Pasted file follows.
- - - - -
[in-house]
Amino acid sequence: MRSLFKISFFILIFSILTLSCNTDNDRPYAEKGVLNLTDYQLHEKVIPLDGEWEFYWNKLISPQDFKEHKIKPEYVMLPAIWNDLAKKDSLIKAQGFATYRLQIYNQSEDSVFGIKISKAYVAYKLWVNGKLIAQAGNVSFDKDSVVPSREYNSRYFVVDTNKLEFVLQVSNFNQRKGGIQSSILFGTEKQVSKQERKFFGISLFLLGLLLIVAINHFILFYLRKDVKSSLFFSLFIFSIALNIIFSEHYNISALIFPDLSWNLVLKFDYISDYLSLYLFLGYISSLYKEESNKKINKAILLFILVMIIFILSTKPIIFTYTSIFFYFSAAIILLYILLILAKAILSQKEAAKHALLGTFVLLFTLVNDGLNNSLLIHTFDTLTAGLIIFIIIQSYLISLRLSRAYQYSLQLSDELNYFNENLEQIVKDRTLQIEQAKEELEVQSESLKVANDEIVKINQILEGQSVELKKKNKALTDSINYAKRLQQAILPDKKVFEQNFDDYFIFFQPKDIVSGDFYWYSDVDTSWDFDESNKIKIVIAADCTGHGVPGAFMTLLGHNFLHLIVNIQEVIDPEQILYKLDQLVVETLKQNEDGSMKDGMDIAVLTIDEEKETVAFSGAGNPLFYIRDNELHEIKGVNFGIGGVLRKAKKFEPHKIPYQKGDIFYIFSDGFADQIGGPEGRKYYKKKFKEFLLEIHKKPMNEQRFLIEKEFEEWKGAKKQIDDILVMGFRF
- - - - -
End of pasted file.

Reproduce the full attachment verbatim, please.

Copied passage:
[in-house]
Amino acid sequence: MRSLFKISFFILIFSILTLSCNTDNDRPYAEKGVLNLTDYQLHEKVIPLDGEWEFYWNKLISPQDFKEHKIKPEYVMLPAIWNDLAKKDSLIKAQGFATYRLQIYNQSEDSVFGIKISKAYVAYKLWVNGKLIAQAGNVSFDKDSVVPSREYNSRYFVVDTNKLEFVLQVSNFNQRKGGIQSSILFGTEKQVSKQERKFFGISLFLLGLLLIVAINHFILFYLRKDVKSSLFFSLFIFSIALNIIFSEHYNISALIFPDLSWNLVLKFDYISDYLSLYLFLGYISSLYKEESNKKINKAILLFILVMIIFILSTKPIIFTYTSIFFYFSAAIILLYILLILAKAILSQKEAAKHALLGTFVLLFTLVNDGLNNSLLIHTFDTLTAGLIIFIIIQSYLISLRLSRAYQYSLQLSDELNYFNENLEQIVKDRTLQIEQAKEELEVQSESLKVANDEIVKINQILEGQSVELKKKNKALTDSINYAKRLQQAILPDKKVFEQNFDDYFIFFQPKDIVSGDFYWYSDVDTSWDFDESNKIKIVIAADCTGHGVPGAFMTLLGHNFLHLIVNIQEVIDPEQILYKLDQLVVETLKQNEDGSMKDGMDIAVLTIDEEKETVAFSGAGNPLFYIRDNELHEIKGVNFGIGGVLRKAKKFEPHKIPYQKGDIFYIFSDGFADQIGGPEGRKYYKKKFKEFLLEIHKKPMNEQRFLIEKEFEEWKGAKKQIDDILVMGFRF